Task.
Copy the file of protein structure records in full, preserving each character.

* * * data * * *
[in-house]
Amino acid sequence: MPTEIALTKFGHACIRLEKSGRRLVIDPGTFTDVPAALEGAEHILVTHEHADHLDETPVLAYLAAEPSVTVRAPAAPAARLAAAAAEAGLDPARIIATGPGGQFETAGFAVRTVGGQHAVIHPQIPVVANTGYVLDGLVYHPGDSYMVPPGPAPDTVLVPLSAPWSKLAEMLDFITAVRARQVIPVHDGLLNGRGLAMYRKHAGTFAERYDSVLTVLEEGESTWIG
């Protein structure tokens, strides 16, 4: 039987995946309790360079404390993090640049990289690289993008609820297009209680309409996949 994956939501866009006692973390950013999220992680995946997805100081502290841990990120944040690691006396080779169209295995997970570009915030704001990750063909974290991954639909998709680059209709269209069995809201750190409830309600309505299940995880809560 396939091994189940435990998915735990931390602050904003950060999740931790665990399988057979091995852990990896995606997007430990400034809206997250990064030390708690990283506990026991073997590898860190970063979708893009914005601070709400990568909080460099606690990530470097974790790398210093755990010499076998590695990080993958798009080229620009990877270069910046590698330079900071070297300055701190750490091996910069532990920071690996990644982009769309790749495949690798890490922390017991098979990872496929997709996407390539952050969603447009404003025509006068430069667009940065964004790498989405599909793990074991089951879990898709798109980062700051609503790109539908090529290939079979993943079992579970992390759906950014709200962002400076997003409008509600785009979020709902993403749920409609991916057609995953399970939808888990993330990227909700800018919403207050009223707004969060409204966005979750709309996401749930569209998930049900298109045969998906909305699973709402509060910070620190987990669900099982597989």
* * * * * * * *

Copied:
[in-house]
Amino acid sequence: MPTEIALTKFGHACIRLEKSGRRLVIDPGTFTDVPAALEGAEHILVTHEHADHLDETPVLAYLAAEPSVTVRAPAAPAARLAAAAAEAGLDPARIIATGPGGQFETAGFAVRTVGGQHAVIHPQIPVVANTGYVLDGLVYHPGDSYMVPPGPAPDTVLVPLSAPWSKLAEMLDFITAVRARQVIPVHDGLLNGRGLAMYRKHAGTFAERYDSVLTVLEEGESTWIG
């Protein structure tokens, strides 16, 4: 039987995946309790360079404390993090640049990289690289993008609820297009209680309409996949 994956939501866009006692973390950013999220992680995946997805100081502290841990990120944040690691006396080779169209295995997970570009915030704001990750063909974290991954639909998709680059209709269209069995809201750190409830309600309505299940995880809560 396939091994189940435990998915735990931390602050904003950060999740931790665990399988057979091995852990990896995606997007430990400034809206997250990064030390708690990283506990026991073997590898860190970063979708893009914005601070709400990568909080460099606690990530470097974790790398210093755990010499076998590695990080993958798009080229620009990877270069910046590698330079900071070297300055701190750490091996910069532990920071690996990644982009769309790749495949690798890490922390017991098979990872496929997709996407390539952050969603447009404003025509006068430069667009940065964004790498989405599909793990074991089951879990898709798109980062700051609503790109539908090529290939079979993943079992579970992390759906950014709200962002400076997003409008509600785009979020709902993403749920409609991916057609995953399970939808888990993330990227909700800018919403207050009223707004969060409204966005979750709309996401749930569209998930049900298109045969998906909305699973709402509060910070620190987990669900099982597989």